Feb 19, 2014; Port St Lucie, FL, USA; A general view of ball bags on the field befor spring training action at Space Coast Stadium. Mandatory Credit: Brad Barr-USA TODAY Sports

District Daily: 2/26

Checkout some great reads from our fellow Washington Nationals writers:

With talent in place, Nats should make postseason run

(Mike Bauman, MLB.com)

VIERA, Fla. — Which team will the 2014 Washington Nationals be?

The options for answering that question are strikingly different, just as the Nats were strikingly different in 2013 than they were in 2012.

In 2012 they were the best regular-season team in the Majors with a 98-64 record. They led the National League in team earned run average and were fifth in runs scored. A core of brilliant young pitchers offered the promise of a long run of success for this club.

Going into 2013, the Nationals thought, with apparent justification, that the World Series was a reasonable goal. What happened instead was an 86-76 season that left them 10 games behind Atlanta in the NL East and out of the postseason. They dropped to sixth in team ERA in the NL and sixth in runs scored.

Now what? The Nationals should be better than they were in 2013. They should be better if players perform to their career norms and if good health is the order of the day. On the surface, the very least that should be expected is a season in which they are constant, viable contenders for a postseason berth. Read full article here.


Ryan Zimmerman works out at first base for the first time

(James Wagner, Washington Post)

Over the winter, at the request of Manager Matt Williams, Ryan Zimmerman arranged for a first baseman’s glove to meet him at Viera. He knew, as part of a potential small platoon at the base during the season, would get some work across the diamond during spring training. Finally, early Tuesday morning before scheduled team workouts, Zimmerman stood at first base, along with Tyler Moore and Adam LaRoche, and took part in a drill run by Williams. The manager threw them balls in the dirt to simulate scooping bouncing throws. It was the first time this spring that Zimmerman did work at the position.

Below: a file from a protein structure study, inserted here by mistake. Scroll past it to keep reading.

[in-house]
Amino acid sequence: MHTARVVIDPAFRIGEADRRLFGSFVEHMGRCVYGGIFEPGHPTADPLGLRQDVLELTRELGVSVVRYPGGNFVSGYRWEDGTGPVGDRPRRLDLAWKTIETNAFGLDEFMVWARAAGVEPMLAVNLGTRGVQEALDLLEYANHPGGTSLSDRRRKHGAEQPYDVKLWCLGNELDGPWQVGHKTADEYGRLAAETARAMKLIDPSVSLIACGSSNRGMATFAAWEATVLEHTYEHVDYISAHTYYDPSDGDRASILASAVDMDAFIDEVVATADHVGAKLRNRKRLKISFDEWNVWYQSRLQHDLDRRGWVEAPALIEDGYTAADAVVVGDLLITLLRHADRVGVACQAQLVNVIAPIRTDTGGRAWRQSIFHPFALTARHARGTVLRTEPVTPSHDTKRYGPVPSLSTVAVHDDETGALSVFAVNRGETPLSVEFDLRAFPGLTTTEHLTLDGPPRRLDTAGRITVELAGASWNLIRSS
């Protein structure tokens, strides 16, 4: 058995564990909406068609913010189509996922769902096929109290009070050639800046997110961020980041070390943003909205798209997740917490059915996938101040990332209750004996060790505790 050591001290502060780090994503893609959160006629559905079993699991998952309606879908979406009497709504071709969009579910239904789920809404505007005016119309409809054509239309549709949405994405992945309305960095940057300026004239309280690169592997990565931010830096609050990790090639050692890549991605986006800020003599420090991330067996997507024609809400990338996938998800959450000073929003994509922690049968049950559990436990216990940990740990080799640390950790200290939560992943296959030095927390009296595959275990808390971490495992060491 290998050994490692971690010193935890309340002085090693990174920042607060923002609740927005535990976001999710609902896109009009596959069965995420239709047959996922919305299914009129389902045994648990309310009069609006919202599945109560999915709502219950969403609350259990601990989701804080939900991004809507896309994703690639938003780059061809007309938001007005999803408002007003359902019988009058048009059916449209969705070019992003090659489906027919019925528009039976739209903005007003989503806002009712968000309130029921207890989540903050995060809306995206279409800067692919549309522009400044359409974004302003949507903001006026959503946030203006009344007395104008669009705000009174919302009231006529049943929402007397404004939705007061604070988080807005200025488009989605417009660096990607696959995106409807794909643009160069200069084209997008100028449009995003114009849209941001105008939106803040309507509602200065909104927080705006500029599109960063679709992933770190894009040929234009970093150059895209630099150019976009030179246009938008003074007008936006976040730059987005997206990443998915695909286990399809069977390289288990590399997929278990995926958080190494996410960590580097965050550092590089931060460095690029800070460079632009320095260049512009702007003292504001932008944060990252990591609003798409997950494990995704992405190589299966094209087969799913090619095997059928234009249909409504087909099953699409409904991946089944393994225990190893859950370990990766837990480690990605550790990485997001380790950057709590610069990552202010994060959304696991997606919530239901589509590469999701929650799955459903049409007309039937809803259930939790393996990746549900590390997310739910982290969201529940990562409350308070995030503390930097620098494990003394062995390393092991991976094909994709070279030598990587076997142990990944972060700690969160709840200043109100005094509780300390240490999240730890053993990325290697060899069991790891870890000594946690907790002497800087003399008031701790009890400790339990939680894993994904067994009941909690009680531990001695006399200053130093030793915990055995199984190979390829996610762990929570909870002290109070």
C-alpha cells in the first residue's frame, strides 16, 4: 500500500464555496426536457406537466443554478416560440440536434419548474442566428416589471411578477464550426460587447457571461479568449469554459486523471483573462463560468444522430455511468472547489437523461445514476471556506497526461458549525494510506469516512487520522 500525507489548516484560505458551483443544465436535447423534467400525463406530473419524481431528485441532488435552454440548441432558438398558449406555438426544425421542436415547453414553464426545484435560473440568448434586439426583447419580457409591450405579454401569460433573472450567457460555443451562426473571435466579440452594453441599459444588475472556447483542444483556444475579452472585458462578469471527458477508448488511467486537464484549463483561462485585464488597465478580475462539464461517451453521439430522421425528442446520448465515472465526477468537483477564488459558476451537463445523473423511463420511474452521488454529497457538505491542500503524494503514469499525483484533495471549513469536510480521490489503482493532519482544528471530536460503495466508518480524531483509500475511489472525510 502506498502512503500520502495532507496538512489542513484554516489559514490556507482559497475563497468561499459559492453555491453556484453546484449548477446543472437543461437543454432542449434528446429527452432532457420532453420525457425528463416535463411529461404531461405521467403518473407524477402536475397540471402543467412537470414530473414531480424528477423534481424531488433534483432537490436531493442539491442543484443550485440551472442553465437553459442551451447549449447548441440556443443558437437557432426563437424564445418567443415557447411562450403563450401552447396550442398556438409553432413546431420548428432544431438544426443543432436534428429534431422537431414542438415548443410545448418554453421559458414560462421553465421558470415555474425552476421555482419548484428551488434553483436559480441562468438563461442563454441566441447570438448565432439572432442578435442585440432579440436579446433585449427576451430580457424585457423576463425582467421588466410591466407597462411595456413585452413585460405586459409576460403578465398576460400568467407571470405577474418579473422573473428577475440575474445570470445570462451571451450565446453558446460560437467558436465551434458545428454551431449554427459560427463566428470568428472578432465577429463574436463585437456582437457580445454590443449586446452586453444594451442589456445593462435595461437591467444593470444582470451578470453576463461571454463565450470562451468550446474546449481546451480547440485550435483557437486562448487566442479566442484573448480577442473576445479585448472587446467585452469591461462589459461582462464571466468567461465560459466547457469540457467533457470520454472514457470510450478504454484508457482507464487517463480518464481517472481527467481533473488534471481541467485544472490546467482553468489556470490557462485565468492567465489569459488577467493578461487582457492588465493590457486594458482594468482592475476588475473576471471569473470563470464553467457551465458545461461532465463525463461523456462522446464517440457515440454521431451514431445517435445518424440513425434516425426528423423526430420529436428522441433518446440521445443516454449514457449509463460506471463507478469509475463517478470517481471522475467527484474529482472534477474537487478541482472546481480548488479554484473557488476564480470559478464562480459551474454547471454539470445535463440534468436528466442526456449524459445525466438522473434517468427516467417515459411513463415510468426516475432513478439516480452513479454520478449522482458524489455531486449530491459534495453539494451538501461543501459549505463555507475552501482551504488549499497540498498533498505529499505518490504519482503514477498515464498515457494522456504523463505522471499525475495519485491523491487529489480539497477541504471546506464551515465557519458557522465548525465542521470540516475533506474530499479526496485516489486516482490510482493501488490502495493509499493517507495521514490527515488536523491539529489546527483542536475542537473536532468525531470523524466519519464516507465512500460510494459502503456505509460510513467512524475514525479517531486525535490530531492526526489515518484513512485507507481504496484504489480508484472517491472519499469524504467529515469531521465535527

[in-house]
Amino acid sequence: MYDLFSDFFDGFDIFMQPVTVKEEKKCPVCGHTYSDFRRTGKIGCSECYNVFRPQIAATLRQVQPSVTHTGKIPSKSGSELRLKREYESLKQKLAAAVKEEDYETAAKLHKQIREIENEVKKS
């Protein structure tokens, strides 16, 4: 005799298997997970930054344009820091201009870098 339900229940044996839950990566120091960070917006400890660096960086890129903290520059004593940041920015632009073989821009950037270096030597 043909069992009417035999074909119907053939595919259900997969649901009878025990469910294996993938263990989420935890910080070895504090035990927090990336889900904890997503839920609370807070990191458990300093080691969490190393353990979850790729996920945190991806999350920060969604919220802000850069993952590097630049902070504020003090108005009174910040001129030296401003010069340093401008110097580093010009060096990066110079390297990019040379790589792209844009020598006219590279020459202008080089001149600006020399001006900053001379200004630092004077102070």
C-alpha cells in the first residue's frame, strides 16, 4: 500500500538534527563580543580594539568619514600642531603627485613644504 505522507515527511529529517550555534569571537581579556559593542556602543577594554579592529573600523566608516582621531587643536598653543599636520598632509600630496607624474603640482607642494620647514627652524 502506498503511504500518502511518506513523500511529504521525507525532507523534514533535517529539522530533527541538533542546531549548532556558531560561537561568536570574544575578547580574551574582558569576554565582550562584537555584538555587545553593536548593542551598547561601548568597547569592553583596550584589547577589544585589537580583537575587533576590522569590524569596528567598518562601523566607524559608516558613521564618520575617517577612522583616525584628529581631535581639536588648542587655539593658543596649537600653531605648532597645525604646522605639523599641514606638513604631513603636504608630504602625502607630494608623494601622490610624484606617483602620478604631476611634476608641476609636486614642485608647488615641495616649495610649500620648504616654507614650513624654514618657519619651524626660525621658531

“It felt good,” Zimmerman said, in his typically mellow manner. Added Williams: ”He’s really good. He’s got great hands, man. He’s really good at it. He’s one of those unique guys that has great hands.”

Zimmerman, who has played 1,110 of his 1,111 major league games in field at third base, brushed off the notion that it might be difficult for a career third baseman to play across the diamond. Read full article here.

Harper will remain in left field for now

(Mark Zuckerman, Comcast Sportsnet)

VIERA, Fla. — Despite his relative lack of experience, Bryce Harper has already seen considerable playing time at all three outfield spots with the Nationals. In 253 total games since reaching the majors in 2012, he has spent 39 percent of his time in left field, 36 percent of his time in center field and 25 percent of his time in right field.

That’s an awfully even split across all three positions, a rarity for any big-league outfielder, let alone a budding superstar who only 3 1/2 years ago still considered himself a catcher.

And it’s something Matt Williams would like to avoid this season and down the road.

The new Nationals manager said Monday he plans to play Harper in left field and keep him there all year, barring any unforeseen developments. Read full article here.

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